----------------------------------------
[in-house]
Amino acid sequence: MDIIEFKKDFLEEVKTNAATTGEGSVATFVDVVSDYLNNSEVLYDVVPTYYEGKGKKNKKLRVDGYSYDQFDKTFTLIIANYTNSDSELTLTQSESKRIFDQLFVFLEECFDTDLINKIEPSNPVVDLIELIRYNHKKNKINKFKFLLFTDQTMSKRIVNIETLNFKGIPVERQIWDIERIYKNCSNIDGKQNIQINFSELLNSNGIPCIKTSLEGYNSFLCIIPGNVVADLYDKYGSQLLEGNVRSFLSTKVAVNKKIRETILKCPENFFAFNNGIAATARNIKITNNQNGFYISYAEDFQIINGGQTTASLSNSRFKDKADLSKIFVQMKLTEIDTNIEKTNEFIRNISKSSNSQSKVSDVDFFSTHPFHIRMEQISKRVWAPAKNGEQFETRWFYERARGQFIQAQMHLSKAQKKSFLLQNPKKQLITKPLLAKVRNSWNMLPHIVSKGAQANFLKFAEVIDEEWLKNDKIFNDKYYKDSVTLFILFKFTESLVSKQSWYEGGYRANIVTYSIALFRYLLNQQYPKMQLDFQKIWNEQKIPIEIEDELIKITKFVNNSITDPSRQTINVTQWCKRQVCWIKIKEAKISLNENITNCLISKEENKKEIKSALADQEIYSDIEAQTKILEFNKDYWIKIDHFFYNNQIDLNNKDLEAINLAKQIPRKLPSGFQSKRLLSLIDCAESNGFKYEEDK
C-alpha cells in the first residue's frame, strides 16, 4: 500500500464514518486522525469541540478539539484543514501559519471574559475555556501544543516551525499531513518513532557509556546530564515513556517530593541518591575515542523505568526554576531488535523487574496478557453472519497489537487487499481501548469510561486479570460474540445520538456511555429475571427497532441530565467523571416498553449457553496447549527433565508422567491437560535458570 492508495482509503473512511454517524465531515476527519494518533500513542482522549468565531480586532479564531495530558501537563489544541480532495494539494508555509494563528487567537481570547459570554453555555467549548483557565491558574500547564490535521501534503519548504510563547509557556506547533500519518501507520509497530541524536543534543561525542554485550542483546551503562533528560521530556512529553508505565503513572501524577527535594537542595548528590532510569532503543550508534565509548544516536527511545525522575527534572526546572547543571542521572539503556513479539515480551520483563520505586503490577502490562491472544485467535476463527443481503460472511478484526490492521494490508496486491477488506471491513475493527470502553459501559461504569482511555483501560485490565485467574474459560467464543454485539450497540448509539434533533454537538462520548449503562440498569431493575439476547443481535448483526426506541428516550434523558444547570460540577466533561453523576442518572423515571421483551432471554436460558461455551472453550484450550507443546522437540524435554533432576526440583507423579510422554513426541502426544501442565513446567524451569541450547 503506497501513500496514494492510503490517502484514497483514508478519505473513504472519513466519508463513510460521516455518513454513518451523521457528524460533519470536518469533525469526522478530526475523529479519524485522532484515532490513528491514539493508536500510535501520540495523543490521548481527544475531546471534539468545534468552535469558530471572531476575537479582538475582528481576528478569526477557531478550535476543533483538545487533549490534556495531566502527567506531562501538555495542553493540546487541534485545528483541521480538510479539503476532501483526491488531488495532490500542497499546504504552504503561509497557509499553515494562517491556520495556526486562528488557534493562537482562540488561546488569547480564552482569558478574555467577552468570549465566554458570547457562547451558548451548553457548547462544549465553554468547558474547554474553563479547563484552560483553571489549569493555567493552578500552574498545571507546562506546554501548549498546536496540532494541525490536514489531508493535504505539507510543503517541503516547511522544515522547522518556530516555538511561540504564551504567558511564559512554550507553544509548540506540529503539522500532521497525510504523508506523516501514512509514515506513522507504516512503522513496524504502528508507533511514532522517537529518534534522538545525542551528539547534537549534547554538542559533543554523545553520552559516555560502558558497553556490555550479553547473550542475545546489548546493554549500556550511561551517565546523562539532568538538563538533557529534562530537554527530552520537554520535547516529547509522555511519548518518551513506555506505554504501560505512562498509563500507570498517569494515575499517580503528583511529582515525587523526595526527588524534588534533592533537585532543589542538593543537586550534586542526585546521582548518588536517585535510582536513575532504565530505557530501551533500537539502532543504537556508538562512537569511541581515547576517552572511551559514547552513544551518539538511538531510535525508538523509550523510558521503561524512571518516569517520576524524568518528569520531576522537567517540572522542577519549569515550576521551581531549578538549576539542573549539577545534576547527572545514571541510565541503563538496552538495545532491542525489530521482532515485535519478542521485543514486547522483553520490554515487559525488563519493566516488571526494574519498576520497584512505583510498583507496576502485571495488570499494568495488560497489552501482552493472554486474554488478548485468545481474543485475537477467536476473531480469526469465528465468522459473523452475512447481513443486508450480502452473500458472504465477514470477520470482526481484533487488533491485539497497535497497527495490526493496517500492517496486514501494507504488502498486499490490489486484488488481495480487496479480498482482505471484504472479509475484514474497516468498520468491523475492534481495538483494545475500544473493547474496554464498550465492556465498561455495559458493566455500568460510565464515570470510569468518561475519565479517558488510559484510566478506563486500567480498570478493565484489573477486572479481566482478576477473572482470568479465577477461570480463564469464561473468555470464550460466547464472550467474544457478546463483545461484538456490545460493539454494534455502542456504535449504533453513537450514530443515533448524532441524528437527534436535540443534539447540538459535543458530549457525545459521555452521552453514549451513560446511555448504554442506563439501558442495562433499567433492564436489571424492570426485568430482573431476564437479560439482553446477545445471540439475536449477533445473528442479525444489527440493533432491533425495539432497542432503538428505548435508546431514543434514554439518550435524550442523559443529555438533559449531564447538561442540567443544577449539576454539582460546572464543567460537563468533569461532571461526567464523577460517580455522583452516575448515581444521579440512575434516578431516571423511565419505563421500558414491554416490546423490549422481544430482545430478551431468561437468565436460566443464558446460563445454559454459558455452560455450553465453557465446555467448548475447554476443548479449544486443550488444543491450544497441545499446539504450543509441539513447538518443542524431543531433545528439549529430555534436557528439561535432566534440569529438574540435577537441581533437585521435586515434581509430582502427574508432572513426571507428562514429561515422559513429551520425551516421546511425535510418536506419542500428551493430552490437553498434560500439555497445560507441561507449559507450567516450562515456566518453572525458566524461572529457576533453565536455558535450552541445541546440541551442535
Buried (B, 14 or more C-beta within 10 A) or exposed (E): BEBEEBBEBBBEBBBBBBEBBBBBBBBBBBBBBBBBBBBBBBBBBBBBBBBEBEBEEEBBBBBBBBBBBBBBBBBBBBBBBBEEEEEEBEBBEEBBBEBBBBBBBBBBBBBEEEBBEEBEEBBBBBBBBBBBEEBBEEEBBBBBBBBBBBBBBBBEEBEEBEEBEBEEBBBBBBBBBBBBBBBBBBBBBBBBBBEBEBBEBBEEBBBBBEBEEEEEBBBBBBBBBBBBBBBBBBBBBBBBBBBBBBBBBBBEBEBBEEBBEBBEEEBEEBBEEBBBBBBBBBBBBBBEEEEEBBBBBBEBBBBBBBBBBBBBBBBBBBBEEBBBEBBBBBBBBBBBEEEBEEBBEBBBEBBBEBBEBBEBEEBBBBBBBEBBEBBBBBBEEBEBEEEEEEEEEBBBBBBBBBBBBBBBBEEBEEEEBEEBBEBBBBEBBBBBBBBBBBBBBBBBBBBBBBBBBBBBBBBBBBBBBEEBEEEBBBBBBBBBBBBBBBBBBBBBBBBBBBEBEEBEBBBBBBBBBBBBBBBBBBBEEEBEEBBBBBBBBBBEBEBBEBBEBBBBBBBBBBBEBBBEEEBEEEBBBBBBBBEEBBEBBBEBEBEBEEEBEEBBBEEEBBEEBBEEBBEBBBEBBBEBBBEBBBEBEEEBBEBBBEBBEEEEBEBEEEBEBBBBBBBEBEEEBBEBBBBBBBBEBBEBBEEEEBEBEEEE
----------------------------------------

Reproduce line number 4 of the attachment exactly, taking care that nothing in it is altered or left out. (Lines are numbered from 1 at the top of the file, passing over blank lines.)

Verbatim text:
Buried (B, 14 or more C-beta within 10 A) or exposed (E): BEBEEBBEBBBEBBBBBBEBBBBBBBBBBBBBBBBBBBBBBBBBBBBBBBBEBEBEEEBBBBBBBBBBBBBBBBBBBBBBBBEEEEEEBEBBEEBBBEBBBBBBBBBBBBBEEEBBEEBEEBBBBBBBBBBBEEBBEEEBBBBBBBBBBBBBBBBEEBEEBEEBEBEEBBBBBBBBBBBBBBBBBBBBBBBBBBEBEBBEBBEEBBBBBEBEEEEEBBBBBBBBBBBBBBBBBBBBBBBBBBBBBBBBBBBEBEBBEEBBEBBEEEBEEBBEEBBBBBBBBBBBBBBEEEEEBBBBBBEBBBBBBBBBBBBBBBBBBBBEEBBBEBBBBBBBBBBBEEEBEEBBEBBBEBBBEBBEBBEBEEBBBBBBBEBBEBBBBBBEEBEBEEEEEEEEEBBBBBBBBBBBBBBBBEEBEEEEBEEBBEBBBBEBBBBBBBBBBBBBBBBBBBBBBBBBBBBBBBBBBBBBBEEBEEEBBBBBBBBBBBBBBBBBBBBBBBBBBBEBEEBEBBBBBBBBBBBBBBBBBBBEEEBEEBBBBBBBBBBEBEBBEBBEBBBBBBBBBBBEBBBEEEBEEEBBBBBBBBEEBBEBBBEBEBEBEEEBEEBBBEEEBBEEBBEEBBEBBBEBBBEBBBEBBBEBEEEBBEBBBEBBEEEEBEBEEEBEBBBBBBBEBEEEBBEBBBBBBBBEBBEBBEEEEBEBEEEE